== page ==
I could only find one or two minor quibbles, like the way the organ intro for the Gloria starts on the upbeat in the tonic and the downbeat of the next bar is the dominant in 1st inversion (with a random f#), which must throw quite a lot of people off the beat, esp in 2/4 time. There were a few other things like doubled 3rds (A&T on Ho(sanna) in the Benedictus), the tenor g in bars 3-4 of the Sanctus organ intro is slightly awkward (I know it's not a // 5th but a tied note that resolves to a 7th in the chord doesn't work in this context) but these are minor things. I feel the altos must get very bored at times (just 4 notes in the Agnus dei, mainly ds). However, there are some quite nice moments in it but with all those repetitive formulaic II7b - V - I cadences all over the place, it reminded me a bit of the music of Caleb Simper...

 

 

As I said, the Gloria has never been IMHO a great setting but my altos have never complained about the other stuff nor, more importantly, have members of the congregation - you know, those we serve. Remember them?

 

P

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As I said, the Gloria has never been IMHO a great setting but my altos have never complained about the other stuff nor, more importantly, have members of the congregation - you know, those we serve. Remember them?

 

P

We cycle round Mathias, How & a setting by Andrew Teague (a former DoM) and one fully choral communion each month. We were given & did sing the DGM for a while but the congregaton complained it was too boring so its been dropped. I've played the Thorne elsewhere and congregations seem to sing it with some verve.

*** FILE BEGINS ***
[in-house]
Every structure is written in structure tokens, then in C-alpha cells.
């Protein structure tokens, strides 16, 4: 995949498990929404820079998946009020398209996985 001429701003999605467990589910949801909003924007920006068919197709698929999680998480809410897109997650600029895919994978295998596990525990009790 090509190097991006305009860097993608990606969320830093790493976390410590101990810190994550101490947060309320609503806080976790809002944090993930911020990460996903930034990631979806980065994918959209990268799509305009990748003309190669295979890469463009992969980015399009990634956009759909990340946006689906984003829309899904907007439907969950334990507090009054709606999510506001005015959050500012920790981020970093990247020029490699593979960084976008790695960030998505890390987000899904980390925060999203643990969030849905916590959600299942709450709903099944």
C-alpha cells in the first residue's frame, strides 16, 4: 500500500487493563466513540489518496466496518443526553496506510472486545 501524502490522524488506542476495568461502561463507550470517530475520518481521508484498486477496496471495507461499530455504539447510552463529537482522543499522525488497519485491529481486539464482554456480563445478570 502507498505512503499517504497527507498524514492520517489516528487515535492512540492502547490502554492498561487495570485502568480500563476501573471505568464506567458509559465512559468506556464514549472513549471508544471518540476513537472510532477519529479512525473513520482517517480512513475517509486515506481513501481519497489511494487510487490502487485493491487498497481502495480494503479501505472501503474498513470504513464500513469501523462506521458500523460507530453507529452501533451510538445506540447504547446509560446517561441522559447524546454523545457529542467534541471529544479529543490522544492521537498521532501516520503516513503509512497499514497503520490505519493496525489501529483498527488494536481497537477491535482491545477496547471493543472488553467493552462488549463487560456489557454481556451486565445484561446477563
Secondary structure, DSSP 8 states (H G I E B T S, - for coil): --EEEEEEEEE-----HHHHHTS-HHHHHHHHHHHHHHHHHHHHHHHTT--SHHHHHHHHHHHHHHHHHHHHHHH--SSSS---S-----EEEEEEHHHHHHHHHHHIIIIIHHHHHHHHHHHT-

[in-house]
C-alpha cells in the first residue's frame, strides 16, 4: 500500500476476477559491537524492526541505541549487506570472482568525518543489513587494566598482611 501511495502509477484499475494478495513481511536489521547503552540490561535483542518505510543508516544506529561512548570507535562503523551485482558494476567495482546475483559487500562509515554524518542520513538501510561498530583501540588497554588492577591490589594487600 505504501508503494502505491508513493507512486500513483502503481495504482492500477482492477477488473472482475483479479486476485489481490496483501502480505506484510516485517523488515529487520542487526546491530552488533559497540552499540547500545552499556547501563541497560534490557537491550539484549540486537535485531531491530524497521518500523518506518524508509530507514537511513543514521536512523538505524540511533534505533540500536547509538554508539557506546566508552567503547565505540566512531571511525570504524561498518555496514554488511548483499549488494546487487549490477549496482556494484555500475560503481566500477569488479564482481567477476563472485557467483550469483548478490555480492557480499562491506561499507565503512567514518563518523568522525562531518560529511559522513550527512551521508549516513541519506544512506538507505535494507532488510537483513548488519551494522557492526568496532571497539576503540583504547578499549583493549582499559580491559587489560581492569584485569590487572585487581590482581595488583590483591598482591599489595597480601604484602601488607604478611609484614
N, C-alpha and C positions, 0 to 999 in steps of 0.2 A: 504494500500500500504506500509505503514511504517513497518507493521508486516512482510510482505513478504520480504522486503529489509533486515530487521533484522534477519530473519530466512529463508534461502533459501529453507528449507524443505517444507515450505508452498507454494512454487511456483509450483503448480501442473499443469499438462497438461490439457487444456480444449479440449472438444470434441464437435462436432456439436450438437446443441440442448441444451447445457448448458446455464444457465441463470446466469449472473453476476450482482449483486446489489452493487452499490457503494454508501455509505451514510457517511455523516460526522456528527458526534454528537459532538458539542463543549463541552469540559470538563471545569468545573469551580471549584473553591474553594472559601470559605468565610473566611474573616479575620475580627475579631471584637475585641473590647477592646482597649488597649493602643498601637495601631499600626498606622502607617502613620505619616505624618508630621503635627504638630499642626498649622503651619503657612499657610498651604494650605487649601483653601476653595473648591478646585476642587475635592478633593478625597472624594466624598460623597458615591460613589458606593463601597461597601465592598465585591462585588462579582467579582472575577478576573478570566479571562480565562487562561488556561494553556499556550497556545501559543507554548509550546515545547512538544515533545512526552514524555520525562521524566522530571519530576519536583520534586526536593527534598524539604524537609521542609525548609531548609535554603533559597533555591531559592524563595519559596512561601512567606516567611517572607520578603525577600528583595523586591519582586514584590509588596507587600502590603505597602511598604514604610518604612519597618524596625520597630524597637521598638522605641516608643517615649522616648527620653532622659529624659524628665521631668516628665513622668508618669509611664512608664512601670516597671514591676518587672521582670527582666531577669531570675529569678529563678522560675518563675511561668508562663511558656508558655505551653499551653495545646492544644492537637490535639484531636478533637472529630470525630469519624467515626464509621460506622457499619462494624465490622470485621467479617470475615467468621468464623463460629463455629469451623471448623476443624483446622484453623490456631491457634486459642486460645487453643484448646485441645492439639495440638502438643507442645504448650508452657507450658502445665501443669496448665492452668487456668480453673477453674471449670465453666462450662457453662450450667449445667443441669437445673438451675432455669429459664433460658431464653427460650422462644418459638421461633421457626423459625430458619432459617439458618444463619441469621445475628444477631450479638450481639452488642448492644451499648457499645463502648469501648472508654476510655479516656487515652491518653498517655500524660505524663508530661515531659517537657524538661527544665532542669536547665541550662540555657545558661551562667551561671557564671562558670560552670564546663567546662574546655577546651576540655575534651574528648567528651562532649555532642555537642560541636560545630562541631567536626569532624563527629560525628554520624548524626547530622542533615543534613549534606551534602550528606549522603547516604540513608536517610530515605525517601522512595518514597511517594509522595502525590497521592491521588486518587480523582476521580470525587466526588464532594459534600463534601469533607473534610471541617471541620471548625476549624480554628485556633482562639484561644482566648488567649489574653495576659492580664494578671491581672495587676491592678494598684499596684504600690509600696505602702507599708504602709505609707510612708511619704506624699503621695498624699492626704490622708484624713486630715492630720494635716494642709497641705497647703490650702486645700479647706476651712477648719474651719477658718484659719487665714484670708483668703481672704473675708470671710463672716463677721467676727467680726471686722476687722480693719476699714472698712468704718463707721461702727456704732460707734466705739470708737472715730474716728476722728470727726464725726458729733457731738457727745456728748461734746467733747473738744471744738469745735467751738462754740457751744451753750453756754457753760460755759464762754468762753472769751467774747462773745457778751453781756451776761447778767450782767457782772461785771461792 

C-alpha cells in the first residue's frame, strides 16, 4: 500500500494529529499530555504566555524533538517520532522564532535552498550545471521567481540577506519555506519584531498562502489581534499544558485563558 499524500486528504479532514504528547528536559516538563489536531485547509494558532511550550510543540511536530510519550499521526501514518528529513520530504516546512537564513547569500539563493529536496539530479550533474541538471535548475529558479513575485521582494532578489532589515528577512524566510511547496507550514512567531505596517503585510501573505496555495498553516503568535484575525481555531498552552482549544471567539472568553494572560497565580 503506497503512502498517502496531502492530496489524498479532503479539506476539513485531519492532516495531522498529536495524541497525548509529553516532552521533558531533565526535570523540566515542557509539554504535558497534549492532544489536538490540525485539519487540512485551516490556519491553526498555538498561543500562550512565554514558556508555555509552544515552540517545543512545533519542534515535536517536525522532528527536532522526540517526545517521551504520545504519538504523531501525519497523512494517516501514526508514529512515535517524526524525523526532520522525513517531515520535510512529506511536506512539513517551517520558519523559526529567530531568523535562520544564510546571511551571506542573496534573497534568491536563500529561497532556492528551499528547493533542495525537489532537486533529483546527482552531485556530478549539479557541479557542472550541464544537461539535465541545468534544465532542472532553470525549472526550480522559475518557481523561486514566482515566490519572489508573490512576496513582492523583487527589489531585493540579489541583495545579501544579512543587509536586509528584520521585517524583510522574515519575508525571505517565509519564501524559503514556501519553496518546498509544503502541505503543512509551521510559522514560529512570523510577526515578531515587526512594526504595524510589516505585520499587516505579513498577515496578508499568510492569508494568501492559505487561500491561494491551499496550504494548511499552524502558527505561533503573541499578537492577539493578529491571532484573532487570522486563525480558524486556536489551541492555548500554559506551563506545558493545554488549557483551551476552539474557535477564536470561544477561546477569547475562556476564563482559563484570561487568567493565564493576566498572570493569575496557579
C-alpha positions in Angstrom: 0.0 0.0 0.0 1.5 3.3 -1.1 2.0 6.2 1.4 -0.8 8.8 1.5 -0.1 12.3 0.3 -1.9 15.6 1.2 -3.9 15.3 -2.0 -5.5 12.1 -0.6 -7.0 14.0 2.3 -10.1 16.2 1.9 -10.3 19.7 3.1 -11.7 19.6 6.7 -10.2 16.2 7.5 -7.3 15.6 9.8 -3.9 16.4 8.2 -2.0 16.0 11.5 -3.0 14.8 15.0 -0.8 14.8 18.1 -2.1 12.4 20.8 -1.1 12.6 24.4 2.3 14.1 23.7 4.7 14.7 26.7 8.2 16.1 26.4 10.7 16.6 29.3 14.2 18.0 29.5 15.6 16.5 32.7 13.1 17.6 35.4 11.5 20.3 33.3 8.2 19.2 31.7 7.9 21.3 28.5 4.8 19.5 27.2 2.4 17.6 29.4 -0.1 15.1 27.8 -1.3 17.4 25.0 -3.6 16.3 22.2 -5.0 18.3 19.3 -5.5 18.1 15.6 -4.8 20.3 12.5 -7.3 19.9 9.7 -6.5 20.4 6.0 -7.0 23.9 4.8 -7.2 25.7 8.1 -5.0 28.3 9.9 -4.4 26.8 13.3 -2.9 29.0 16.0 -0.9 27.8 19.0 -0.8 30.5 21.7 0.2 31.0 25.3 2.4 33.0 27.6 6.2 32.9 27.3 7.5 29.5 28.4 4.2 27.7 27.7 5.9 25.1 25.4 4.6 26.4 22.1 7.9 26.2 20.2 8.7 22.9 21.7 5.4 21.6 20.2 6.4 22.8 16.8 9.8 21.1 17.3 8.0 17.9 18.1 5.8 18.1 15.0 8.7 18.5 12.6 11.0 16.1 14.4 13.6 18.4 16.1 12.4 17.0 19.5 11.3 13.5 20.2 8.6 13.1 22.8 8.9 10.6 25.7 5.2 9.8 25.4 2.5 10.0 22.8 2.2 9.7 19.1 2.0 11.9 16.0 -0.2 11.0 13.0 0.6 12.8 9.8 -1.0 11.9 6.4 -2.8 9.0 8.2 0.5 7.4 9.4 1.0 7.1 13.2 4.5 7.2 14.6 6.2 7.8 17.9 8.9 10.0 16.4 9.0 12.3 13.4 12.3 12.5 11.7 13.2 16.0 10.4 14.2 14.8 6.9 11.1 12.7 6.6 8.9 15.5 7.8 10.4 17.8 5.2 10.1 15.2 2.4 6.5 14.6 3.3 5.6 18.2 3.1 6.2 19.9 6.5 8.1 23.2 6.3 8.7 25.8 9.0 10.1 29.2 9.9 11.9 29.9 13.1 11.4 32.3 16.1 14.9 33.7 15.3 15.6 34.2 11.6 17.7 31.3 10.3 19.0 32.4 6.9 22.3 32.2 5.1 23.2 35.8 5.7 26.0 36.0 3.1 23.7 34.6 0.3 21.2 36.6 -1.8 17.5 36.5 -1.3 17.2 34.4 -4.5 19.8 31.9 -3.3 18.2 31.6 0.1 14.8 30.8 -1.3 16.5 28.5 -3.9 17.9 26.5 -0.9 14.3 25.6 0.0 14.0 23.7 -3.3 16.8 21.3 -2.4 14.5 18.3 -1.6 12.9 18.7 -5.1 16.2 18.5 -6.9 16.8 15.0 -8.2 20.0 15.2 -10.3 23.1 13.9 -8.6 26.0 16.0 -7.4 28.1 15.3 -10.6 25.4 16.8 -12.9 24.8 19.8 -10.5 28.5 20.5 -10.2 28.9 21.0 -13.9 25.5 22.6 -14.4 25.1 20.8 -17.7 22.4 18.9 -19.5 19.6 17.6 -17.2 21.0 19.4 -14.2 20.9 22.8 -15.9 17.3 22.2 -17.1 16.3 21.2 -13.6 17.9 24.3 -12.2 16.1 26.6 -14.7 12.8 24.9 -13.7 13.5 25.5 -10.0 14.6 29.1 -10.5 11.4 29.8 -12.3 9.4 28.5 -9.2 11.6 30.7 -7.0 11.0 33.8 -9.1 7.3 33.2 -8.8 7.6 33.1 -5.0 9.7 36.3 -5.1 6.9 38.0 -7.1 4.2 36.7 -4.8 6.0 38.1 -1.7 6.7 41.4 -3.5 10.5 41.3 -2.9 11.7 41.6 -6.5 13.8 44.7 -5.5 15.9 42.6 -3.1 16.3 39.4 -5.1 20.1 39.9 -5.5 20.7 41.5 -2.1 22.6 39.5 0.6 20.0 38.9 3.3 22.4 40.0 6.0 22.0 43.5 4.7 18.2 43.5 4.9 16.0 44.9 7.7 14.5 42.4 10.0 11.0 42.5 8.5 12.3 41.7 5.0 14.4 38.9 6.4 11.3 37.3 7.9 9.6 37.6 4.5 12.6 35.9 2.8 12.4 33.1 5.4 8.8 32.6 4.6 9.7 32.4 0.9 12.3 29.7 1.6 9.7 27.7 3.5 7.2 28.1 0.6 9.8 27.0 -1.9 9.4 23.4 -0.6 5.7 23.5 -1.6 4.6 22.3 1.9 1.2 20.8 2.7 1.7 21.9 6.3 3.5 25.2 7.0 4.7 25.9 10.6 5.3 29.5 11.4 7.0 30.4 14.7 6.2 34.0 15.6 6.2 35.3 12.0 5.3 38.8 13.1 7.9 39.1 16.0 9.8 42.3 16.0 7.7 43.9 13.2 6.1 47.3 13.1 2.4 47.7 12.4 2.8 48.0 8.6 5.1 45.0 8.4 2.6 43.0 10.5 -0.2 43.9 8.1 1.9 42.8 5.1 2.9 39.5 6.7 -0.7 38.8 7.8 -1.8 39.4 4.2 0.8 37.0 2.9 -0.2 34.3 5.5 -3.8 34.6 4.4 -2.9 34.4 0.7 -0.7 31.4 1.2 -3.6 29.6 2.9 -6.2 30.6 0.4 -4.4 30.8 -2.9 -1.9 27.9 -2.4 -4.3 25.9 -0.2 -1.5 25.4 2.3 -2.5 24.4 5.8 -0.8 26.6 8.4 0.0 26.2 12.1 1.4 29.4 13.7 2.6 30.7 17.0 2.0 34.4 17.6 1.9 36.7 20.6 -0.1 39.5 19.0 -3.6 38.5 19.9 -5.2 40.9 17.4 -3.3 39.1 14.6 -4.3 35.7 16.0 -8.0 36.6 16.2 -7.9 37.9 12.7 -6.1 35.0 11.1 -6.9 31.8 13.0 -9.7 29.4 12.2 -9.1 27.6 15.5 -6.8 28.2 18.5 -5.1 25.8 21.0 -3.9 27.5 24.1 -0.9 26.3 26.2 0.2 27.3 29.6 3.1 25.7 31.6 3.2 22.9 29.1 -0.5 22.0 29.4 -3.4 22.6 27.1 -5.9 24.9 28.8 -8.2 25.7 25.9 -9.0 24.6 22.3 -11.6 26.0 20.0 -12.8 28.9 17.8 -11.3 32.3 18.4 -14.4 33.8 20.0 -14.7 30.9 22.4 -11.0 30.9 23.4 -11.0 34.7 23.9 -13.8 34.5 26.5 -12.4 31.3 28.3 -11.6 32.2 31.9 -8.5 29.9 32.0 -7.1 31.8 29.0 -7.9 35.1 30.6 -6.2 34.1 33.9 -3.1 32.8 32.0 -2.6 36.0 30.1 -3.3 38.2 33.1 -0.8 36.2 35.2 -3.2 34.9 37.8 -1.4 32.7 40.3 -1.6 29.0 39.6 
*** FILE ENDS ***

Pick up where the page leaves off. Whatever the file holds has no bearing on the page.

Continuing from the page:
I have a copy of Diana Burrell's Trinity Mass which looks quite attractive - anyone done it?

 

MGP

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Probably a subject that has been raised before, but we're looking to introduce one or two new mass settings into our repertoire. They would have to be congregational (as good as choral settings may be). We currently do Mass of St Thomas (everyone's favourite, mostly in festival seasons), Gregory Murray (boring but the vicar likes it because its very "singable") and the DOM's own setting.

 

Has anyone any other recommendations? The vicar wants something that the congregation can pick up fairly easily, but the choir want something thats reasonably interesting. We're already looking at a few settings but I wondered if anyone has any suggestions.

 

One of my churches uses the Alan Rees 'Saint Begh Service' which I don't think anyone has mentioned. Published by Mayhew 1997 and written for a school in Whitehaven, it's easy to pick up - the church does it without a choir. Unison throughout with optional solo/semichorus bits in the Gloria, and optional descants. Highest note is D (apart from descants) so congregation friendly. Rather more fun than Murray IMHO. Recommended!